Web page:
Nevertheless, it is worth recognizing that the position of Swedish prisoners of war in Russia was perhaps less difficult.
So, a very important privilege for them was the permission of correspondence with relatives.
"Letter home." Goransson, illustration from Oberg and Joransson’s book “Caroliner”
And already on October 24 (November 4), 1709, Peter I issued a decree according to which seriously wounded prisoners of war at state expense were to be sent to their homeland. In addition, the wives and children of Swedish prisoners of war were allowed to return home, but only a few took advantage of this opportunity. In 1711, 800 prisoners were sent to Tobolsk, but more than a thousand people arrived in the capital of the Siberian province: the spouses of the officers went with them, anticipating the fate of the Decembrists.
The letter from the Swedish admiral Ankershtern to his “colleague”, the Russian vice admiral Cornelius Krujs, in which he thanked him for his good treatment of the prisoners, is known. And even in the English magazine "The Tatler" ("Chatterbox") admitted that "His Royal Majesty treats his prisoners with exquisite courtesy and reverence" (August 23, 1709).
Much depended on the official status of a prisoner of war, among which, by the way, were not only Swedes, but also Finns, Germans, residents of the Ostseen provinces. And among the captured Swedish sailors fleet also met the British, Dutch and Danes.
Categories of Swedish prisoners in Russia
At that time, prisoners in Russia were divided into three categories: those who lived “on different grounds with private individuals”, who were assigned to state institutions and the army, and who received passports (who enjoyed limited freedom and lived their own labor).
And living conditions were different for everyone. It is impossible to compare the position of the prisoners who participated in the construction of the bastion at the Nagolnaya Tower and the Sretensky Gate of the Moscow Kremlin and Marta Skavronskaya, who began her “court career” as a concubine of the Russian field marshal, continued her metress with the “half-armed” favorite, and ended her life by the Russian empress. The life of the Swedes working on the construction of the Nevsky Prospect (Nevsky Prospect) and the Peter and Paul Fortress, and a certain Schroeder, who planned and arranged the Mikhailovsky Garden in St. Petersburg, was very different.
"Swedish prisoners at the construction of St. Petersburg." Drawing by the Swedish prisoner of war Karl Frederic Coyet, 1722
St. Petersburg, Mikhailovsky Garden, photographs of the early twentieth century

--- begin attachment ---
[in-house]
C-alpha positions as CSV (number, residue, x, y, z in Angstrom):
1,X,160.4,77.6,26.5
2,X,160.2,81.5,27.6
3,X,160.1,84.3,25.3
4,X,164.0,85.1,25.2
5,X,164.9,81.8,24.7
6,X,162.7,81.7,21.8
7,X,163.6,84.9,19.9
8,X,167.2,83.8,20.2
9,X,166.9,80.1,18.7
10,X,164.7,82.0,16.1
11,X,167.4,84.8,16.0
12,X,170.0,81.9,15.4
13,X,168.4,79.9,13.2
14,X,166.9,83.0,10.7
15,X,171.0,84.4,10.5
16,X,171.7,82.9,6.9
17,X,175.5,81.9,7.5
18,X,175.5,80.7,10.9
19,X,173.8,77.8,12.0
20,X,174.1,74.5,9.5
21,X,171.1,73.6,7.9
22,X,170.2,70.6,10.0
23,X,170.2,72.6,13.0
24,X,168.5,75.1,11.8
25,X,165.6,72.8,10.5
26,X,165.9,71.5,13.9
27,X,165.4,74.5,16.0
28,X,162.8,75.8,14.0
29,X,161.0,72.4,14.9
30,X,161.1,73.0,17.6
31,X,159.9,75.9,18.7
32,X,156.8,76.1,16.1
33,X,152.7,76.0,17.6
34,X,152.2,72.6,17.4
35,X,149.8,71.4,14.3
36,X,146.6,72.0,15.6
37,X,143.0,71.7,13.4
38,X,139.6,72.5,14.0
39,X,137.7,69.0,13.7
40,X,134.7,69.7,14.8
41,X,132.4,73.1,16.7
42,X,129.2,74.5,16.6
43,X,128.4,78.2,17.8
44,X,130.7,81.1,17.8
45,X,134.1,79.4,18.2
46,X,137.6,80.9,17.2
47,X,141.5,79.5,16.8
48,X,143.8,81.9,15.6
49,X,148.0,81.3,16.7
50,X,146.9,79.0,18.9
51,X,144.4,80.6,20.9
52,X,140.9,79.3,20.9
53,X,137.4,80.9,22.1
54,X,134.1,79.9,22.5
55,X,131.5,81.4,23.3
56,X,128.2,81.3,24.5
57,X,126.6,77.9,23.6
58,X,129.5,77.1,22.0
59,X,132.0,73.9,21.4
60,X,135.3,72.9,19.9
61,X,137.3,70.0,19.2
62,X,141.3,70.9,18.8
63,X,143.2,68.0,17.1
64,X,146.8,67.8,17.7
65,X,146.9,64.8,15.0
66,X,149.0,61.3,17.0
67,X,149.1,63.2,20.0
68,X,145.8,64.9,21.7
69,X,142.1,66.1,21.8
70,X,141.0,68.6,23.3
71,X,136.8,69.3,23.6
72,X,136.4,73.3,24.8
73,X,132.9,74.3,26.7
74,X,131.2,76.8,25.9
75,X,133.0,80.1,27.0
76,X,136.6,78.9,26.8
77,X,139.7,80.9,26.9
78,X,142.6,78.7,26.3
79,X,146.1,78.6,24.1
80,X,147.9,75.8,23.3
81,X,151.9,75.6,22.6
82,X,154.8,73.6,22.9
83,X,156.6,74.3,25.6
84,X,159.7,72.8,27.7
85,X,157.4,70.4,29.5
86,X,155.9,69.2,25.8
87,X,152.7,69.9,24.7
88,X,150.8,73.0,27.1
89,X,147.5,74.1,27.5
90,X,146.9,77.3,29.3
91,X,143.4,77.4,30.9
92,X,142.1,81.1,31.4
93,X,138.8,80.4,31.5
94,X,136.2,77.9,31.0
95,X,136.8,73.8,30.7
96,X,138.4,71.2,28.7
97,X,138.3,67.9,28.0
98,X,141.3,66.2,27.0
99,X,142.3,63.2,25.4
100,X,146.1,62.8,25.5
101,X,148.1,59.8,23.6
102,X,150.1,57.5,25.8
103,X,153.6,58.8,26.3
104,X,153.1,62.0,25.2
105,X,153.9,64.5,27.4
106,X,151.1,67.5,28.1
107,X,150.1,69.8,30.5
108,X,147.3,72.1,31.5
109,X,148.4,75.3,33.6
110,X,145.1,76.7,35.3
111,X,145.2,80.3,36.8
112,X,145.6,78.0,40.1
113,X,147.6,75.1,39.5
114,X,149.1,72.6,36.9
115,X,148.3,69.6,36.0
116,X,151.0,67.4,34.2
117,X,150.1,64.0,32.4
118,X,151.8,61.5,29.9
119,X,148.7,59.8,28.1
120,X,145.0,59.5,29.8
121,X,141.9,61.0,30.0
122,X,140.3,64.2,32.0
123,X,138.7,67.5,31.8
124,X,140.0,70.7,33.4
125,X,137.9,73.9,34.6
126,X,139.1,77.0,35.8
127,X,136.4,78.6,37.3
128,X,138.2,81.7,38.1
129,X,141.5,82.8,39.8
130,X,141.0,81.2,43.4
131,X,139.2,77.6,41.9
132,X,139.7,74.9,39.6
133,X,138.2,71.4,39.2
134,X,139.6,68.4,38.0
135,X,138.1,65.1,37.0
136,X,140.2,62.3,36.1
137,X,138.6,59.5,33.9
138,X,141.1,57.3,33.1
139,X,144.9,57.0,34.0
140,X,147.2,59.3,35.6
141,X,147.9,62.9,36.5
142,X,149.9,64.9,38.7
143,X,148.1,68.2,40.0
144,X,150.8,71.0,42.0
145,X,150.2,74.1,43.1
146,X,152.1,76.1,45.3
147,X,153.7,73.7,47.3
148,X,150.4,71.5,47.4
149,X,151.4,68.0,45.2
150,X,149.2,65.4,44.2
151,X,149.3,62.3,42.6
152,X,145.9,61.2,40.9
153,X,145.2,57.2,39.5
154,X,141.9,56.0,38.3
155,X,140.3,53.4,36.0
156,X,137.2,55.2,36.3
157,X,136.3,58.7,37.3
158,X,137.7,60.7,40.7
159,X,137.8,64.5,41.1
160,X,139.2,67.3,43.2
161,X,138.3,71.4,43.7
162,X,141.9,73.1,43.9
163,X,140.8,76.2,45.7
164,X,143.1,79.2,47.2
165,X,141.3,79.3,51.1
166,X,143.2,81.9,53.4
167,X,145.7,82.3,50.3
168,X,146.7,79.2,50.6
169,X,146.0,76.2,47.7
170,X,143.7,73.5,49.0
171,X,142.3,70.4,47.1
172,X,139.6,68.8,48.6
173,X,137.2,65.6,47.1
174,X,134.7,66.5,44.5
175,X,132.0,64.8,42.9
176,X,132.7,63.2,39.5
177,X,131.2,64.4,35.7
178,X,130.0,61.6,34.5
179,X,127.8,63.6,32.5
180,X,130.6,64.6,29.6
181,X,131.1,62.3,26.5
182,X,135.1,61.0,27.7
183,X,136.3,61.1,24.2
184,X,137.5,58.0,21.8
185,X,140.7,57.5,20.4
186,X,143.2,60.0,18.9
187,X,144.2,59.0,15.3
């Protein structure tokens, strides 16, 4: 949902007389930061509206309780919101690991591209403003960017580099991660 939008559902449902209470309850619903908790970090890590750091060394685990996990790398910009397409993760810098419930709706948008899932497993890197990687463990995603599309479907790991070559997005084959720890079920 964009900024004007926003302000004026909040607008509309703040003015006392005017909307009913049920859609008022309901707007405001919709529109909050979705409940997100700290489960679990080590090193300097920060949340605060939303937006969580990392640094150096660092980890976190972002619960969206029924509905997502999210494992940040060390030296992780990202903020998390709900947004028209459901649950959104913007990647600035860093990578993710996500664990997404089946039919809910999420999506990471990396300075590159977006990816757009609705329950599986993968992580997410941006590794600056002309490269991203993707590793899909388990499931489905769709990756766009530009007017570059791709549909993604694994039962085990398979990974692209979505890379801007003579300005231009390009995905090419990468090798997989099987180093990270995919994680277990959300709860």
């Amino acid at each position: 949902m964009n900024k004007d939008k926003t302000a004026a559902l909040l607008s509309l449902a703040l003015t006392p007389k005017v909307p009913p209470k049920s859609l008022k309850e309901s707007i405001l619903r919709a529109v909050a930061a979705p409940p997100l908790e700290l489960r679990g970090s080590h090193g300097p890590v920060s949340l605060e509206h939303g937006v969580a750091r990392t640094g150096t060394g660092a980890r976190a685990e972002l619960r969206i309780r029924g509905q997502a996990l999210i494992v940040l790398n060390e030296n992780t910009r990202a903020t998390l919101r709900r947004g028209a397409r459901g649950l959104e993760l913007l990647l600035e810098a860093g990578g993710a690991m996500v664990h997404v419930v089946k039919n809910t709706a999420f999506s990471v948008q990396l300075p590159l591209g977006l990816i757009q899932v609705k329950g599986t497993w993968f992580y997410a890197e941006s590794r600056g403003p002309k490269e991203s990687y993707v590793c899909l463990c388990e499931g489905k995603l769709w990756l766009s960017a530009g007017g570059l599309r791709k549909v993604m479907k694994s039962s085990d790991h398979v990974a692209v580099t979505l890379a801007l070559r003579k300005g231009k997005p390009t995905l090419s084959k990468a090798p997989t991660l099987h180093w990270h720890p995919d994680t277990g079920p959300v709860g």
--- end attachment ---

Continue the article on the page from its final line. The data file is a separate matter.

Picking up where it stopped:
The position of the captured officers, of course, was much easier. Just in 1709, the above-mentioned agreement was concluded, according to which the “feed money” allocated to captured officers in Russia and Sweden was equalized (before that, money for their maintenance was transferred irregularly). However, even after the signing of this treaty, Charles XII ordered that only half of the official salary of captured officers be transferred to Russia: the other half was received by his “understudy” - a man who replaced the prisoner with his posts.
As a “day feed” to prisoner lieutenant colonels, majors and provisionmasters in Russia they paid 9 money a day, to captains and lieutenants - 5, non-commissioned officers - 3; orderlies and other lower ranks - 2 dengi (1 kopeck).
The most striking thing is that the families of the Swedish officers were allowed to come to them, in this case they also took on maintenance: wives and children over 10 years old received half the “salary” of this officer, children under 10 years old - 2 kopecks per day.
Is it a lot or a little? Judge for yourself: for half a penny (dengu) you could buy 20 eggs, a ram cost 7-8 cents.
Senior officers were on a special account. So, after Poltava and Perevolochnaya, they were initially distributed among the Russian military leaders. Levengaupt, for example, was determined to stand by the already mentioned General Ludwig von Allart. And Field Marshal Ronschild and the generals Kreutz and Kruse took over B. Sheremetev.
Subsequently, high-ranking prisoners received maintenance in accordance with their ranks and did not feel any special need.
Rear Admiral N. Erenshedd, who was captured after the Gangut battle, received from the Russian treasury the contents corresponding to the salary of the Russian vice admiral (2160 rubles a year), and even products from the royal table, but at the same time complained about a lack of funds and even borrowed 100 rubles from Menshikov. At the end of December 1717, he was convicted of espionage and sent to Moscow. The salary of the Russian vice admiral was kept for him, but they refused the tsar’s table, which made Erenschold quite indignant. Returning to Sweden in February 1722, he nevertheless thanked Peter I in writing for "the mercy and goodness that your royal majesty showed me when I was in captivity."
Rear Admiral Nils Ehrenschiöld
But in 1707, captive Swedish sailors held in Dorpat were given 7 pounds of fresh meat per person, 3 pounds of cow butter, 7 herring, “yes bread against Salda dachas” per person per week.